US$4.5 Million Initiative Spans Six Countries to Foster Healthy Forests, Healthy Communities and a Healthy Climate
Tokyo, Japan / Arlington, Va, USA – Today, Conservation International (CI) and Daikin Industries, Ltd., announced an expansion of their partnership into a multi-year collaboration across six critical forest ecosystems around the world.
The new endeavor between CI and Daikin, a leading Japanese multinational air conditioning company, will focus on forest conservation and environmental education activities to foster sustainable livelihoods on a global scale, aimed at reducing carbon dioxide (CO2) emissions and safeguarding some of Earth’s most critical forests for human well-being.
The partnership with CI is part of Daikin’s “Forests for the Air” corporate social responsibility project, which launched today in Osaka, Japan. Through this initiative, the producer of energy-saving air conditioners aims to protect “nature’s air conditioner”—nearly 11 million hectares of forests worldwide.
Daikin will invest US$4.5 million in this partnership for 10 years to support six critical forests of global importance for human well-being where CI has programs or initiatives underway focusing on mitigating climate change and preserving natural resources.
The Daikin-CI partnership began in 2008
, in Indonesia’s Gunung Gede-Pangrango National Park to protect the water reservoir and the vital wildlife and plants endemic to the area through reforestation efforts. To date, the “Green Wall” project
as it has become known, has planted approximately 120,000 native trees in 300 hectares. This reforestation safeguards the watershed, which contributes to a reliable flow of clean water for more than 30 million people in the region who rely on water coming from the entire Gedepahala watershed.
“We are honored that Daikin has entrusted us with a forest conservation initiative expanding to a global scale that grew out of our project in Indonesia,” said Yasushi Hibi, managing director of CI Japan. “We look forward to working together to successfully protect these forests, and as a result, ensure a healthy productive planet for everyone, especially for the people who live with these forests.”
By protecting standing forests and restoring forests in places where land conversion has already taken place, substantial benefits are provided to meet immediate human needs, such as those for clean, consistent water flows and a stable climate. The majority of CO2 emissions that contribute to climate change stem from deforestation activities, which release CO2 into the atmosphere when forests are cut down or burned. Such activities account for about 11% of all human-generated greenhouse gas emissions annually, or as much as all cars and trucks combined.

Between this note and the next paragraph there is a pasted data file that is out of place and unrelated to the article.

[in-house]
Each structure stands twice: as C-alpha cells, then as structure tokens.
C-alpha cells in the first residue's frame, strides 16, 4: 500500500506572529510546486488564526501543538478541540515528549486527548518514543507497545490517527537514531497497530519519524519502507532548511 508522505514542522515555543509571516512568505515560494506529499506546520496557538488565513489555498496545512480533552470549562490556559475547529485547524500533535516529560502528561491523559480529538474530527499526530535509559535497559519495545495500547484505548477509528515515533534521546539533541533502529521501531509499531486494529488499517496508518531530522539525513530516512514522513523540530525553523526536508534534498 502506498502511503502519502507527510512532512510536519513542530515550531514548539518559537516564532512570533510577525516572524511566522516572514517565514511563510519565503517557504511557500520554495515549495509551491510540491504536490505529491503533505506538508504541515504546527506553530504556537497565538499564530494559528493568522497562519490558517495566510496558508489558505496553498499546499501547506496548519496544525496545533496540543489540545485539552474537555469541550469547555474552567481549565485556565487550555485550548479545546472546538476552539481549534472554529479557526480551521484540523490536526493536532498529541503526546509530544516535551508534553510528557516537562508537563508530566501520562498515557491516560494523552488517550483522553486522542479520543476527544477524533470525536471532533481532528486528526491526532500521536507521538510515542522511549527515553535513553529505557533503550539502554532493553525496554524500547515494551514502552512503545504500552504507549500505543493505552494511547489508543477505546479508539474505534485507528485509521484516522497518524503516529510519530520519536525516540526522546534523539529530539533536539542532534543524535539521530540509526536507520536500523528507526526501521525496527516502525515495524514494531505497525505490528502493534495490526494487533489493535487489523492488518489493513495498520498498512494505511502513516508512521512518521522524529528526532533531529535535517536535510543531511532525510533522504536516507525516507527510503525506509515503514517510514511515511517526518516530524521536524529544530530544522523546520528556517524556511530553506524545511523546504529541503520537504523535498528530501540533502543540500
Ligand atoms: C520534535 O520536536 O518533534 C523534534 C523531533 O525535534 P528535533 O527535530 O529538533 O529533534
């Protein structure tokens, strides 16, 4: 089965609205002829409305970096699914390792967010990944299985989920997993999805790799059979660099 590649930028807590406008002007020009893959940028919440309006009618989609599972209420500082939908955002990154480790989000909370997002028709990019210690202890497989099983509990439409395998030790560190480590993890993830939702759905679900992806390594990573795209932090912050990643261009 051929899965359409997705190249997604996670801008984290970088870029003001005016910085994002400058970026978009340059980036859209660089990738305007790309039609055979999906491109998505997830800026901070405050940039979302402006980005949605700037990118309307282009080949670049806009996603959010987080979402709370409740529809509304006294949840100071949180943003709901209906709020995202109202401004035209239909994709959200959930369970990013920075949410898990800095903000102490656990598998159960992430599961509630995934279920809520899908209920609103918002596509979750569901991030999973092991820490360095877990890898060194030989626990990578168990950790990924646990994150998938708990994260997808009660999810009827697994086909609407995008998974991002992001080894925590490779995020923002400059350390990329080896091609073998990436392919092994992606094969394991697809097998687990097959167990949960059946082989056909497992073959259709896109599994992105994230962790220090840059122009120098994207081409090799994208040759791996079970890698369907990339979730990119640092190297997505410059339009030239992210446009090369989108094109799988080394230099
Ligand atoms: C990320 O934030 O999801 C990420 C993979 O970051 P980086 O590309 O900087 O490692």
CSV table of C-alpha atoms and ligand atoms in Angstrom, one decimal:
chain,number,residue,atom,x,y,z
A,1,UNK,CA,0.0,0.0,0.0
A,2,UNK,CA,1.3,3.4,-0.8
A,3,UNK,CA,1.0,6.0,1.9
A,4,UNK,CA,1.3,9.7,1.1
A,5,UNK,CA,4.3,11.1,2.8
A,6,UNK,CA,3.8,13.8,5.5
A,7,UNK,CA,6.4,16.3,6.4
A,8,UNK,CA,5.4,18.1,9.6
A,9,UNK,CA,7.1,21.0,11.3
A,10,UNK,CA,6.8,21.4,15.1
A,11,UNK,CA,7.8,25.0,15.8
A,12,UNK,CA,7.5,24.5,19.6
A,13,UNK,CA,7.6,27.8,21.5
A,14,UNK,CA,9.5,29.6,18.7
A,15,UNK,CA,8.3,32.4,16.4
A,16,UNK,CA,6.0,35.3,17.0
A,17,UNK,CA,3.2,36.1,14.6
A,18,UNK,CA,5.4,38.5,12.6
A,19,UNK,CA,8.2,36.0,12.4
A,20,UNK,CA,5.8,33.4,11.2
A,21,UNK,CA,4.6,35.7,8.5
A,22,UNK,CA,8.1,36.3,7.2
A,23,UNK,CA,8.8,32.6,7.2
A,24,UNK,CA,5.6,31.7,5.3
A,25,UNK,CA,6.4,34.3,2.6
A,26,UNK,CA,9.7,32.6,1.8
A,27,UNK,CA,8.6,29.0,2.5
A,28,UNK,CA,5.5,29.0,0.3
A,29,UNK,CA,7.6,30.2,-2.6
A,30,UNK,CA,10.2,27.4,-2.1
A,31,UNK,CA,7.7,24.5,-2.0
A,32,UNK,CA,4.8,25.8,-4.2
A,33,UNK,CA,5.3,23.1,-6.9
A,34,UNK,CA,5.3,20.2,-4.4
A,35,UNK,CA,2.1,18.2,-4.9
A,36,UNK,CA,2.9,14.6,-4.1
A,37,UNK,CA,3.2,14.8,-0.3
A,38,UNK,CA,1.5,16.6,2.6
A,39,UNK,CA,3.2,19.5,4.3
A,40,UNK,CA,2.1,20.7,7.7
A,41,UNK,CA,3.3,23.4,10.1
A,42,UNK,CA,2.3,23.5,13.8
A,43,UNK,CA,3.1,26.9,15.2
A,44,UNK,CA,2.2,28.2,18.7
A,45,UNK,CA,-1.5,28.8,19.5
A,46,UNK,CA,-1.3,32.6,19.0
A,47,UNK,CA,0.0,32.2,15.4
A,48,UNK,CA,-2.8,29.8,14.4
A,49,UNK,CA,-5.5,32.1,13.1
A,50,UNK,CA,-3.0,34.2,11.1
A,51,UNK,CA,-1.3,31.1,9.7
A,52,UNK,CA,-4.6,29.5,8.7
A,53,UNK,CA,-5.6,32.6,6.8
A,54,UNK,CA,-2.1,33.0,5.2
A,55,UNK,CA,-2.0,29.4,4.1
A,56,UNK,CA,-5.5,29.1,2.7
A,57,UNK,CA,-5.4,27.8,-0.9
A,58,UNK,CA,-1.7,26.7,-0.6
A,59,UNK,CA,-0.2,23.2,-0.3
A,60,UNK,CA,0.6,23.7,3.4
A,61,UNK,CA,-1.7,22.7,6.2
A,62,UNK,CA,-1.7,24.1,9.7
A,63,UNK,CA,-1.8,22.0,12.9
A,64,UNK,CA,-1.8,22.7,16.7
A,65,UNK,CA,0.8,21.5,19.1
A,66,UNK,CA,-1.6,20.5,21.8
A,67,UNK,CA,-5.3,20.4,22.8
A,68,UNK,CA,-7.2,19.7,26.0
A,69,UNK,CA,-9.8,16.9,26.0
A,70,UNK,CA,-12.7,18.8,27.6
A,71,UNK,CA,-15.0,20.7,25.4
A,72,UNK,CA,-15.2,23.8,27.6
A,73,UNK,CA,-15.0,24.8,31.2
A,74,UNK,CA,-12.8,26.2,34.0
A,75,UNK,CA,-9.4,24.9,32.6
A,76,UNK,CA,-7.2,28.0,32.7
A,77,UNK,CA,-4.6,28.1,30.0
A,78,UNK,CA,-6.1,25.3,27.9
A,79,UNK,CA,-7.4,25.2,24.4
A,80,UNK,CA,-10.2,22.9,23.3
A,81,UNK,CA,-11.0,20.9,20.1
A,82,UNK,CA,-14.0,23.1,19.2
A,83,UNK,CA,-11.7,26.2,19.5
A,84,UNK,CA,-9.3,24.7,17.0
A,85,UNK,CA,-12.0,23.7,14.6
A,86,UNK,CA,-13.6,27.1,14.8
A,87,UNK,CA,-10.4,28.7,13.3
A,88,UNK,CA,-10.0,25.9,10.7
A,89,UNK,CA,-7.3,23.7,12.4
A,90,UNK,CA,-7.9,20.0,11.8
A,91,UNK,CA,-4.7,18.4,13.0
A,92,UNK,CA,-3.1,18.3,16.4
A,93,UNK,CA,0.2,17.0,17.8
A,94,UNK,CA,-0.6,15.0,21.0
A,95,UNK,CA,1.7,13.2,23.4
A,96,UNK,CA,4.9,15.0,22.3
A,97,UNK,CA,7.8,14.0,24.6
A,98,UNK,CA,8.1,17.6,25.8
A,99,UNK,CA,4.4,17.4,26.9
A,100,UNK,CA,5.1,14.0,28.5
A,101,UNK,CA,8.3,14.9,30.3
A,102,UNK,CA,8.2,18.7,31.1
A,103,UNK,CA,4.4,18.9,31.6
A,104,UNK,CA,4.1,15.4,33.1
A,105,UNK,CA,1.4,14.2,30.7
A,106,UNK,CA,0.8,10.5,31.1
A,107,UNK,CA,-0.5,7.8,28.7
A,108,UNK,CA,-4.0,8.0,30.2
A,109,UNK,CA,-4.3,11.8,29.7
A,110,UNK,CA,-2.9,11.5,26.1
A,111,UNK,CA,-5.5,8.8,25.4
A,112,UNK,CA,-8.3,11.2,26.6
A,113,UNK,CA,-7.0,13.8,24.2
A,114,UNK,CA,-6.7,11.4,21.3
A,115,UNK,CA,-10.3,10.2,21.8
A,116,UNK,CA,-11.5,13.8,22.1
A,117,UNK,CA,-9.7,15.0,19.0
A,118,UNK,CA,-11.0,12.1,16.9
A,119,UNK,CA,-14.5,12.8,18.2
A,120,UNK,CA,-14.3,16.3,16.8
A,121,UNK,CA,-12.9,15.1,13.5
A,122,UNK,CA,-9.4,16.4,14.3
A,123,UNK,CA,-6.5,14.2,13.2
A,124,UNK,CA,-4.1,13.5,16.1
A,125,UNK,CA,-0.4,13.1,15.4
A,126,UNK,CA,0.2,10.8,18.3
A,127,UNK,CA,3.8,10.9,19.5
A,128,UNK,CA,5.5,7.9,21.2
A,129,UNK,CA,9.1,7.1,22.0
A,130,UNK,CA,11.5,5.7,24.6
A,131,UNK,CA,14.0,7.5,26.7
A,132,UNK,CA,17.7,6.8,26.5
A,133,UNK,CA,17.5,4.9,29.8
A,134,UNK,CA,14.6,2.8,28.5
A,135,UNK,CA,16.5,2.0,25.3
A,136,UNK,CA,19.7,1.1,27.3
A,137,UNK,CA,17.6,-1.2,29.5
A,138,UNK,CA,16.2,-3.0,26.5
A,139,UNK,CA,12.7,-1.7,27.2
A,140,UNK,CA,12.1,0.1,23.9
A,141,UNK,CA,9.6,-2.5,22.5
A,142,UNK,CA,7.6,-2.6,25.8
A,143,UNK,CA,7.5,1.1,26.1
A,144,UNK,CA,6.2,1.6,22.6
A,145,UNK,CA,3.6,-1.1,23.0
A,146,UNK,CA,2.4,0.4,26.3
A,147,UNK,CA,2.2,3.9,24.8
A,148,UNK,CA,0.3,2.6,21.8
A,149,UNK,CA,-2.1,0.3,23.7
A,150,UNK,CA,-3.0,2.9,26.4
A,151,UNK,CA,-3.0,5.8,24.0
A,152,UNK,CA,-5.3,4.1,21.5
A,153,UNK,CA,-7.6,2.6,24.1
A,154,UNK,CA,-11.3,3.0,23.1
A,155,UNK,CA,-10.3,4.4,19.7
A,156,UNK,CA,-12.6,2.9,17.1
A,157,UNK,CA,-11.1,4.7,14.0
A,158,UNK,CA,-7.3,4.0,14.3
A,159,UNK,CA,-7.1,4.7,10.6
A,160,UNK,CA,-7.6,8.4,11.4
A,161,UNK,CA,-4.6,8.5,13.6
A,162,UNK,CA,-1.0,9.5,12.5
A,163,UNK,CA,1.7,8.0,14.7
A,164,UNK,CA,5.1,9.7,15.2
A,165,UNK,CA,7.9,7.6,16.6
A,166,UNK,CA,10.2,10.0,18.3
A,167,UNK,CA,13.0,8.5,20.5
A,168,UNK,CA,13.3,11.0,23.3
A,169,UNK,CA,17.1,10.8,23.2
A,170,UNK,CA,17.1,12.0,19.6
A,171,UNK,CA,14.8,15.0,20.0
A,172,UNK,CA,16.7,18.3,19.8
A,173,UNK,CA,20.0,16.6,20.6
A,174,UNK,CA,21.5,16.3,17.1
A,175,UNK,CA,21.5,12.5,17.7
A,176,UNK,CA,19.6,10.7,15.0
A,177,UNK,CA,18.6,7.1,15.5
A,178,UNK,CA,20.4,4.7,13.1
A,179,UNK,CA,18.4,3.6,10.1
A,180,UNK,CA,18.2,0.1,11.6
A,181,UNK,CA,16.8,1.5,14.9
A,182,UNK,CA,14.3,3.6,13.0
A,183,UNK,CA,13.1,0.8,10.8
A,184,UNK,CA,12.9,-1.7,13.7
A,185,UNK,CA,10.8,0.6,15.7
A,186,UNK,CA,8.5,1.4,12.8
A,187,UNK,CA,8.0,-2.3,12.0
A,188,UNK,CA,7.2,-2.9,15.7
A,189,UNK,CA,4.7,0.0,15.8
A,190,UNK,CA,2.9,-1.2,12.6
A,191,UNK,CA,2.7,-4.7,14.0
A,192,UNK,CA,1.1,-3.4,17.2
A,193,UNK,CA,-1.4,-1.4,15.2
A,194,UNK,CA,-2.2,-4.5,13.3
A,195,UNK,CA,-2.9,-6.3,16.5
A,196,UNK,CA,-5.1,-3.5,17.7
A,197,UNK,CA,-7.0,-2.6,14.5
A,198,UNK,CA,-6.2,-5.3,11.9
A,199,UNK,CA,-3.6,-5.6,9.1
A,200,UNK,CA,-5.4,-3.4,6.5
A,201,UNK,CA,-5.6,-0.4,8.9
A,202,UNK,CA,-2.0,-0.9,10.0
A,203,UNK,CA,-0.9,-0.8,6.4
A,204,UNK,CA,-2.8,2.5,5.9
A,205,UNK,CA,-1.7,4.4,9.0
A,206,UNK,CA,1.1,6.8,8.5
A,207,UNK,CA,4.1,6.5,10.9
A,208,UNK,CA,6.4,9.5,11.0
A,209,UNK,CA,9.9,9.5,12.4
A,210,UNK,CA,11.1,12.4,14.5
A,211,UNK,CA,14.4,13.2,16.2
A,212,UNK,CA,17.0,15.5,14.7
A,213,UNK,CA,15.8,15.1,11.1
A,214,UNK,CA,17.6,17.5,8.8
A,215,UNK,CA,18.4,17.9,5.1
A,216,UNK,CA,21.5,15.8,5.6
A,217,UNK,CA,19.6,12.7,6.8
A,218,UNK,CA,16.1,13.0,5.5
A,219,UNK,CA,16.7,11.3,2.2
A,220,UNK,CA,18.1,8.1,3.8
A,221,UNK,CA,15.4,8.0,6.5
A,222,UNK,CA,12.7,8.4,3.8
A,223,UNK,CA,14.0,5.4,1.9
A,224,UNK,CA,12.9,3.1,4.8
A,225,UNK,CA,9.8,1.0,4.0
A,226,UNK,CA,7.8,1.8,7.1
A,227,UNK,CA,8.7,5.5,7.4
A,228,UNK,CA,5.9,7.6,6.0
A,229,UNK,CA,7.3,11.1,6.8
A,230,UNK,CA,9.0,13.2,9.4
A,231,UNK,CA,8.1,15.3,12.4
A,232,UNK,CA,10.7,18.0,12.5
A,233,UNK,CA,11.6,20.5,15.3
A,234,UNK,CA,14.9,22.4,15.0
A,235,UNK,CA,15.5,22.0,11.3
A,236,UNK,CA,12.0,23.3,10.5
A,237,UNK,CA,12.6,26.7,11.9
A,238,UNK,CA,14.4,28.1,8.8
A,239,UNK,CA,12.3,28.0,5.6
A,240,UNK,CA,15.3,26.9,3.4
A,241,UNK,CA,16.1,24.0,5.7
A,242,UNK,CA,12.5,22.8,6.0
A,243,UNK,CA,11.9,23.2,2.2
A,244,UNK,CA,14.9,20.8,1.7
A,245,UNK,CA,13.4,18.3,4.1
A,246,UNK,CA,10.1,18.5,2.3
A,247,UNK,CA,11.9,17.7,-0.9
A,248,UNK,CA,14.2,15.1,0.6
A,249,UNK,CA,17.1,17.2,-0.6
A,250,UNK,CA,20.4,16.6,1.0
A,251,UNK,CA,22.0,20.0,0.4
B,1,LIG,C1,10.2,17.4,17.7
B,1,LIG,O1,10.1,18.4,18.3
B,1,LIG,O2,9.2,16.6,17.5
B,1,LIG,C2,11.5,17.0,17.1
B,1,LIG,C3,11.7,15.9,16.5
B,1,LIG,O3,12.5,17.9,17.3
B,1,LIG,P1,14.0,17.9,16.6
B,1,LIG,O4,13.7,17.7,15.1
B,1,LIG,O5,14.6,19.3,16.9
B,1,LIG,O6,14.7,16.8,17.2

“Daikin’s commitment to increase forest conservation activities on such a vast global scale is inspiring. It is leading the way, and is showing the kind of leadership we hope more Asian companies will adopt,” said David Emmett, senior vice president of CI’s Asia-Pacific Field Division. “This type of investment really exemplifies what leading corporations are capable of executing when they take an interest and a responsibility in safeguarding our natural resources.”
Daikin’s conservation initiative with CI also aligns well with the United Nations Convention on Biological Diversity’s (UN CBD) Aichi Targets
. These are 20 ambitious goals adopted in Nagoya, Japan, in 2010 that in part aim to restore 15% of the world's degraded ecosystems by 2020.
"Our multi-year agreement gives us an opportunity to globalize our successful work in Indonesia achieved with Conservation International," said Noriyuki Inoue, chairman and CEO of Daikin Industries, Ltd. "Daikin believes in supporting initiatives with long-term sustainable results and remains committed to contributing to the environment and nurturing resources for human well-being.”
Daikin’s investment with CI will foster sustainability initiatives that safeguard natural resources and enhance the quality of life for local communities through CI initiatives in Brazil, Cambodia, China, India, Indonesia and Liberia. Five of the six are located in biodiversity hotspots, which host especially high numbers of endemic species and are considered the most threatened ecosystems on Earth.